Apparently he felt sorry for us, because he let us in. We had gotten there half an hour early in order to get a good seat and relax before the show, but ended up having to stand around for an hour and fifteen minutes in a bar so jam-packed with people, and so hot and so noisy, it was practically painful. But when we finally got into the venue and found some (pretty terrible) seats, we chilled out. We saw an old-fashioned burlesque show, complete with a raunchy band, torch singers, belly-dancers, jugglers, magicians, a stripper and a sword swallower. Then we stumbled to our hotel for a sleep and a leisurely morning in our nice hotel before taking the train back to Beacon on Sunday.

But this was not even the greatest of my Christmas booty! I sit here typing this at my new, fancy desk! Prior to this past weekend, my work space consisted of an unfinished interior door propped up by phone books on top of a metal filing cabinet at one end and a folding table on the other, with a drawer-less desk shoved under the middle to hold all the computer guts. Now I ask you, is that any place for a famous writer to work? Huh? Didn’t think so! Six years ago it was my temporary solution to an emergency situation, and it has never been satisfactory. For one thing, the typing surface was about four inches higher than it should be, and I didn’t get to look out my window when seated at my computer. So last weekend Robert directed me to clear everything out of there, and we spent a pleasant two days working on it together.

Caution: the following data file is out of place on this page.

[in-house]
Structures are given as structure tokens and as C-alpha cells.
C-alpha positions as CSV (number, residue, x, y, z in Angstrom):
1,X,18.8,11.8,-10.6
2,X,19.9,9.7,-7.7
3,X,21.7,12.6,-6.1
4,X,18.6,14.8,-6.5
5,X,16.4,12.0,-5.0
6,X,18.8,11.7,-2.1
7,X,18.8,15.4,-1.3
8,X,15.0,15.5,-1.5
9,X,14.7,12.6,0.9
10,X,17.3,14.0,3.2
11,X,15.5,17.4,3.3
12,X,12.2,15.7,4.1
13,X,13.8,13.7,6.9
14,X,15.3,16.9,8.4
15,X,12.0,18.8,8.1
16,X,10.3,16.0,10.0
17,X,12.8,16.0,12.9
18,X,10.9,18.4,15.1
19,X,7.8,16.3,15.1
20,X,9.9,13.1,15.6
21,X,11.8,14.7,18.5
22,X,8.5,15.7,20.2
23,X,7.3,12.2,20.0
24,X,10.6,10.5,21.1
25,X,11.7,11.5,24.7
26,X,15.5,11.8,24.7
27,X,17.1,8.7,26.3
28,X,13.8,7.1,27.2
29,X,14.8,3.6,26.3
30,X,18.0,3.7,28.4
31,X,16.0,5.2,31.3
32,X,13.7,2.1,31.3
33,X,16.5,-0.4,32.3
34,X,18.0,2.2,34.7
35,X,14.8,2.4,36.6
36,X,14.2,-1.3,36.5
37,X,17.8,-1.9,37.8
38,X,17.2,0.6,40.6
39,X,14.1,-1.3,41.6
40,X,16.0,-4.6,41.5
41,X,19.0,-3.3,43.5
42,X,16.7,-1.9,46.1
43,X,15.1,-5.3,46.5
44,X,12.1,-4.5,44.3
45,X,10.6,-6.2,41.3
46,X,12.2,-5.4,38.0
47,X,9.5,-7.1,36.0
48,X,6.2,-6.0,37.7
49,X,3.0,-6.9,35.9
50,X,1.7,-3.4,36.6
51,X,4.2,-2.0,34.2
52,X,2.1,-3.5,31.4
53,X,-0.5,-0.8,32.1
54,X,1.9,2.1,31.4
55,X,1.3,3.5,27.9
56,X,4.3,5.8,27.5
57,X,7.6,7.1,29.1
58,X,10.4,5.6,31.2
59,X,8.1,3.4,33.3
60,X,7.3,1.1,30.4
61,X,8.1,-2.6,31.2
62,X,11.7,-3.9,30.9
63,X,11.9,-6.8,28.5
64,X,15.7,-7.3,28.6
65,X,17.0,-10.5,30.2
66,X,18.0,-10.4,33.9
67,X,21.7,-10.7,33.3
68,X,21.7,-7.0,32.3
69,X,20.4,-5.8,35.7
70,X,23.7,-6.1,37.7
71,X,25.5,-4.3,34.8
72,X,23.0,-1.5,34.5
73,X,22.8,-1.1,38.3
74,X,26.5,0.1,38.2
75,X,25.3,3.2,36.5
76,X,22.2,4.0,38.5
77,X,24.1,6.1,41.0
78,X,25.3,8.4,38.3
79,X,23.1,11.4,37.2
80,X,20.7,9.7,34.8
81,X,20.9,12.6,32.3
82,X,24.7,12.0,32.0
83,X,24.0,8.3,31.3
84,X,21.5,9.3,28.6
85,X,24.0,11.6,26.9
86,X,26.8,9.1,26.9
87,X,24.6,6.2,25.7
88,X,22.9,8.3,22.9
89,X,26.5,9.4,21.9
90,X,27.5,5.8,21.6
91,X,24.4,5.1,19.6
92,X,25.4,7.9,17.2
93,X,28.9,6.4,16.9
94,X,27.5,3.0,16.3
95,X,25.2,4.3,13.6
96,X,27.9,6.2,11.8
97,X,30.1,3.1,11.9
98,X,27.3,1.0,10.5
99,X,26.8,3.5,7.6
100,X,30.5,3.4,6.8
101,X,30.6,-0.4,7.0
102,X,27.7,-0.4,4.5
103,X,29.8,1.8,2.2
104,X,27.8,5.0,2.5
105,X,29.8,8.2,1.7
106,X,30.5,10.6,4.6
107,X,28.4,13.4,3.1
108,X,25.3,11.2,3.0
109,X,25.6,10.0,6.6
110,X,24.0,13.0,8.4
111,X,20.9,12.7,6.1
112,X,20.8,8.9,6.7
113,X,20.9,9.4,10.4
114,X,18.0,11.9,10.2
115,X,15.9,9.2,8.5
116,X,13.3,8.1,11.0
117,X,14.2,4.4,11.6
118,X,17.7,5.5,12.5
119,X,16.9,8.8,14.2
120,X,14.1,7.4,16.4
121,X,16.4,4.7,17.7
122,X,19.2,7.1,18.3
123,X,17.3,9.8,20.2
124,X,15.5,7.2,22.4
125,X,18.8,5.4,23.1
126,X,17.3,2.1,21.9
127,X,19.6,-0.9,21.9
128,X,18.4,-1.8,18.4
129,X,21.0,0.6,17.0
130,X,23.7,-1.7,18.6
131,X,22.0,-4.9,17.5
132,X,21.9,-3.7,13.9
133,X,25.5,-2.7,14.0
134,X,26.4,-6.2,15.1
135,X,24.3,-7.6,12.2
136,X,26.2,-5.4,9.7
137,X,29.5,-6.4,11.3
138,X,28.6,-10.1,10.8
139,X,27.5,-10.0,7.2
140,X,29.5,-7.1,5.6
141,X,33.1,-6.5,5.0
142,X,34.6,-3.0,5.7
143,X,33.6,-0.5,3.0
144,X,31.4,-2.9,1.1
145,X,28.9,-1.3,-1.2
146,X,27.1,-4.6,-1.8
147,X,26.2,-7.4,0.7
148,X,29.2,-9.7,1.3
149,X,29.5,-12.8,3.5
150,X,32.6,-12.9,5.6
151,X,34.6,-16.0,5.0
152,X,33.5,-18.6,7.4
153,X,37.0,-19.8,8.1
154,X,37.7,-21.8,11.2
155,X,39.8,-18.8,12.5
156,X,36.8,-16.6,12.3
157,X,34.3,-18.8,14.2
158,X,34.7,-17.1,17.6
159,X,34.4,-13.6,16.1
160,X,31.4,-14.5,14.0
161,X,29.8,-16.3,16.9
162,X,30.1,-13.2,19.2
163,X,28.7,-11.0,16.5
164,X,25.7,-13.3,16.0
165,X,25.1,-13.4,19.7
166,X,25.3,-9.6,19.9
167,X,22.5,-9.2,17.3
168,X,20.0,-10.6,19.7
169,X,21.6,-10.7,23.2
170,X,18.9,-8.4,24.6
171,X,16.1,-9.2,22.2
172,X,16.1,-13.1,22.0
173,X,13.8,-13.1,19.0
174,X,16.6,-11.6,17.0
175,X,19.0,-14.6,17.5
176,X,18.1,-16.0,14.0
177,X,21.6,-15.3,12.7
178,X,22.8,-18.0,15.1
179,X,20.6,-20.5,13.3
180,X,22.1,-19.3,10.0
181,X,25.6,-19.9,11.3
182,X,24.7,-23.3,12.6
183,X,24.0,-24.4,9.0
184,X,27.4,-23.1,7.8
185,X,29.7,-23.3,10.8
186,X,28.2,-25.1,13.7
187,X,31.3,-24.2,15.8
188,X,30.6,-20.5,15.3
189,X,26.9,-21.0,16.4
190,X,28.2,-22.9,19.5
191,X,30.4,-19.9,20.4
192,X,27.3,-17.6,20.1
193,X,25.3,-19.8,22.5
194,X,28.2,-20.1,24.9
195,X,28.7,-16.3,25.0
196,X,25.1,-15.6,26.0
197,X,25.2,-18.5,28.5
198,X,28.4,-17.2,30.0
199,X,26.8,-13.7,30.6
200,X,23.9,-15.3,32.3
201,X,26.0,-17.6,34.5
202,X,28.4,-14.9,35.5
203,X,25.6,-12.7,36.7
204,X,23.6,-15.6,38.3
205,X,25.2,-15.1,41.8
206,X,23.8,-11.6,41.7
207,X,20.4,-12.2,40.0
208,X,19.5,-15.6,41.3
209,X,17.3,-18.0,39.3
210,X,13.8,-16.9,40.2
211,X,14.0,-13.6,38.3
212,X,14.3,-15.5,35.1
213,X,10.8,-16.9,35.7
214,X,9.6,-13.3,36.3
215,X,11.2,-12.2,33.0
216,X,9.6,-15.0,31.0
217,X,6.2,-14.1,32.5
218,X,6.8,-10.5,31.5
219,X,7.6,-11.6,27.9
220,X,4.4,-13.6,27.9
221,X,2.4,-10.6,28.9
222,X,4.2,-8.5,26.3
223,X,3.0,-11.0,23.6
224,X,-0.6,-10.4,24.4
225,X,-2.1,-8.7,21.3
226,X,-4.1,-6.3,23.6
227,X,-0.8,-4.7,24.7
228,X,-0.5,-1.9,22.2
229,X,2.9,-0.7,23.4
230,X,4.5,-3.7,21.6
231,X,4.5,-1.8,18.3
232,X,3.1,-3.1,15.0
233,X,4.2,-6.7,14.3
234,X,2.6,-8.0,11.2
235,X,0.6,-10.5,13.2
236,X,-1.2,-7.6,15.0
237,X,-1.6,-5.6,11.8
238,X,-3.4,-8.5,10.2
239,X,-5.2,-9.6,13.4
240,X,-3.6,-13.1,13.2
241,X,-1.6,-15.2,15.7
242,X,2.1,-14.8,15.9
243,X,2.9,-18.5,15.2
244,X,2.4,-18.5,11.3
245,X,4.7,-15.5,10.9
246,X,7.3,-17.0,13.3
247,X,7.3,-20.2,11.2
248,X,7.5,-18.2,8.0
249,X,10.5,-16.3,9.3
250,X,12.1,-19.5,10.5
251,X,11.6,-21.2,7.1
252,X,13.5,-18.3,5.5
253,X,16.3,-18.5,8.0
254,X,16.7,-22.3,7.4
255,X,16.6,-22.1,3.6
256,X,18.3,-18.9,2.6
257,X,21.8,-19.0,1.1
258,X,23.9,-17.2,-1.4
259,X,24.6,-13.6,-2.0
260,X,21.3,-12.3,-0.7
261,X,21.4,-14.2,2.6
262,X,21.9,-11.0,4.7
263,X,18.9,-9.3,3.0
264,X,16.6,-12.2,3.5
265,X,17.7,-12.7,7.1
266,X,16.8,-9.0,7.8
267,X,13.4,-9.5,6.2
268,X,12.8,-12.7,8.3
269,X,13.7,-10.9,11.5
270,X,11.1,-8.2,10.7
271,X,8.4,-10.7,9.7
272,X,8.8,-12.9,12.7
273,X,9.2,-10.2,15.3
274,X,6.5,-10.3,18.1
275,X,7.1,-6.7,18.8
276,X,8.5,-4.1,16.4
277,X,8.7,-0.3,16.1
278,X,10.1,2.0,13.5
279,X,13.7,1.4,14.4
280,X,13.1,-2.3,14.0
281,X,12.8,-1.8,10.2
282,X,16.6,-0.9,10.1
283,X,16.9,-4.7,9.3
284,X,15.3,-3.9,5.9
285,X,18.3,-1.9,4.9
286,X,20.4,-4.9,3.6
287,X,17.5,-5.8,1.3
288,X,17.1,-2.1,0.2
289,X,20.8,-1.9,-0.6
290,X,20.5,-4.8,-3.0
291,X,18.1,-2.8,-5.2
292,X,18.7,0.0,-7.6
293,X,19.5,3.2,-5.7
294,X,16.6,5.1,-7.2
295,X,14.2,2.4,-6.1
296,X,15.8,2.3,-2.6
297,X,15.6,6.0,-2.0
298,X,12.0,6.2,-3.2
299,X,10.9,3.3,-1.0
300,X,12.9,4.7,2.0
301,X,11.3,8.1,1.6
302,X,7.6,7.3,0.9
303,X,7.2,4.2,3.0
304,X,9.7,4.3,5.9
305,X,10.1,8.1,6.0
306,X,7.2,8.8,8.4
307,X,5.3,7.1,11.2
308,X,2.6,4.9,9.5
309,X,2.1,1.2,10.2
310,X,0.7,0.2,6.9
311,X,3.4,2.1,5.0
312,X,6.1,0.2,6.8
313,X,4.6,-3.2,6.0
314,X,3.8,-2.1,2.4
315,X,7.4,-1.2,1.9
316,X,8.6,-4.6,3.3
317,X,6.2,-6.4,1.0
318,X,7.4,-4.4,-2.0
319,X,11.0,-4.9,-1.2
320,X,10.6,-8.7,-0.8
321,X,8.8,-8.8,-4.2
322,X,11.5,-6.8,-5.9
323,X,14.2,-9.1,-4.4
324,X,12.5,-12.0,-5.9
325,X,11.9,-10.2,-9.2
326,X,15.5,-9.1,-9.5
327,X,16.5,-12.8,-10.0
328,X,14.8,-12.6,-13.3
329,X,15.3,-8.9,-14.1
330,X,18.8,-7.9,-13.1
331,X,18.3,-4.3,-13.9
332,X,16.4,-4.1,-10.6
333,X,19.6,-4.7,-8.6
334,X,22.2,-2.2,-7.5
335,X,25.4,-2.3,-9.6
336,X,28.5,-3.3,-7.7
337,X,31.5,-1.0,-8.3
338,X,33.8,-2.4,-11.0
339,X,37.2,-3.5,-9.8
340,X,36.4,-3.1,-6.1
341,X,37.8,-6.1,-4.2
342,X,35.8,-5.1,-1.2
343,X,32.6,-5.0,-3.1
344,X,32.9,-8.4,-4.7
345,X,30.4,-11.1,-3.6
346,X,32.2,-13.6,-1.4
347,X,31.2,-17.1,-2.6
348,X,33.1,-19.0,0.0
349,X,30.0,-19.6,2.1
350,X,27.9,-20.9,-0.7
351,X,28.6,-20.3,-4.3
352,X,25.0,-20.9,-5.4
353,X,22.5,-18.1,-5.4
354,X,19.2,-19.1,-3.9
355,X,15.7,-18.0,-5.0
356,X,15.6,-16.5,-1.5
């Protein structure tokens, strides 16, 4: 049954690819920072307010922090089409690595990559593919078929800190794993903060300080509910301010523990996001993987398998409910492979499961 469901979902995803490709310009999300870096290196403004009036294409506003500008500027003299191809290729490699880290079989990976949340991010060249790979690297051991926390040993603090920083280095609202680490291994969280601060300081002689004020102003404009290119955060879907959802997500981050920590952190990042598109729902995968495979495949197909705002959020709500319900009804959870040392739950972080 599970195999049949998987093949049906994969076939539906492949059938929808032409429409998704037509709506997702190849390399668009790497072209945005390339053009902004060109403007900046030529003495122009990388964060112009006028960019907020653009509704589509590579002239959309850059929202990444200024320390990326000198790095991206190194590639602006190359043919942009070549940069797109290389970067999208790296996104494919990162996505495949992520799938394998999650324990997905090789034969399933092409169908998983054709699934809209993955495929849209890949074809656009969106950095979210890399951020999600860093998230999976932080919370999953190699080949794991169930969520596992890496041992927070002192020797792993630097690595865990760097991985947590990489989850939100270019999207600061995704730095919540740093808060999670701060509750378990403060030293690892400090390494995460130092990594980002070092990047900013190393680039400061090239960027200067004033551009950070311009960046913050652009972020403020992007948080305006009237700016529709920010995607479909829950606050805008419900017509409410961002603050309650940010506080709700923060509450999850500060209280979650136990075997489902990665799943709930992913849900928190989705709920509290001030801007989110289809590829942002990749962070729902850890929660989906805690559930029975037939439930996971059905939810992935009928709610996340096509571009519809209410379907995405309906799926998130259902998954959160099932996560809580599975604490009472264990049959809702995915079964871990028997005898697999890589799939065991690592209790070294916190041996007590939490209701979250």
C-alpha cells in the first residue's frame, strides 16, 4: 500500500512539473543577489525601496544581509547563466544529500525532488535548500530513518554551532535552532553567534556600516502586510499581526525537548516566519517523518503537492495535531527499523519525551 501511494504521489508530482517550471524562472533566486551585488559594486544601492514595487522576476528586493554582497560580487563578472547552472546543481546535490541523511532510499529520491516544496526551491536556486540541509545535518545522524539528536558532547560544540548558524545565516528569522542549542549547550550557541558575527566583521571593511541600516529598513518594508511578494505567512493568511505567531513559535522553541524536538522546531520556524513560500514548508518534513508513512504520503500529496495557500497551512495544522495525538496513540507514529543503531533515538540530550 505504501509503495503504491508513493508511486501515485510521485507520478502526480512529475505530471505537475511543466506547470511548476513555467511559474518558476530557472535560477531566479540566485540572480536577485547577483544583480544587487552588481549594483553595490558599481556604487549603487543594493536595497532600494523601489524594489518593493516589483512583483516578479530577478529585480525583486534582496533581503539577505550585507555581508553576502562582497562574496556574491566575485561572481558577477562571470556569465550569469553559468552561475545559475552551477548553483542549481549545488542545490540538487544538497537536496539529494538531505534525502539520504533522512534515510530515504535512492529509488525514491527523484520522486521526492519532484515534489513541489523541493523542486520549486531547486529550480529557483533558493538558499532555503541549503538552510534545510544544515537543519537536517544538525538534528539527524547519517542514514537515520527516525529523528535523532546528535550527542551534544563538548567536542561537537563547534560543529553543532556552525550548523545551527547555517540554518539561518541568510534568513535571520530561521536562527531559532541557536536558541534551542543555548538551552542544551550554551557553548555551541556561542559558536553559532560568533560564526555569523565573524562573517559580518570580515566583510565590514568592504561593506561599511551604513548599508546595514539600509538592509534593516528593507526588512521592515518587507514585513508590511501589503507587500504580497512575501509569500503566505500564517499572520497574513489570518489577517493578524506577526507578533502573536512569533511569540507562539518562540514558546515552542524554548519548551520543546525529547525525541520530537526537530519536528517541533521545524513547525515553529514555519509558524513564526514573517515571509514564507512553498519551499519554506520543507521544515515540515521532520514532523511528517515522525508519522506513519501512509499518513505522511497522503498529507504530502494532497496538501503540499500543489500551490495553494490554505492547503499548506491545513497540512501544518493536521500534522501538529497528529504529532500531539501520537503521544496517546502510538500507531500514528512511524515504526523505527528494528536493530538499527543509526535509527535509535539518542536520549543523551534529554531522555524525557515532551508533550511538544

Mom had some golden oak filing cabinets at her house that I brought here. Robert built me a huge L-shaped desk top that I stained a dark mahogany color. I stained the wooden filing cabinets the same color, and used them for the base of the desk. It looks elegant and expensive, but the whole thing, including stain and varnish, only cost about fifty bucks. I was also able to finish some little tasks I had started but never completed, like hemming the curtains and putting up my fancy antique drapery hardware. It is so much easier to work and type now–I have no more excuses!

I must finish this letter now, and go out in the world to purchase four pounds of goat meat. Robert and I are throwing a dinner party for eight on Saturday–a continuation of our effort to meet more of our neighbors. I’m making a Jamaican meal, and I think I’ve finally located a grocery that sells the stuff I need. I have to get a move-on!

We hope your New Year is off to a good start!
F and R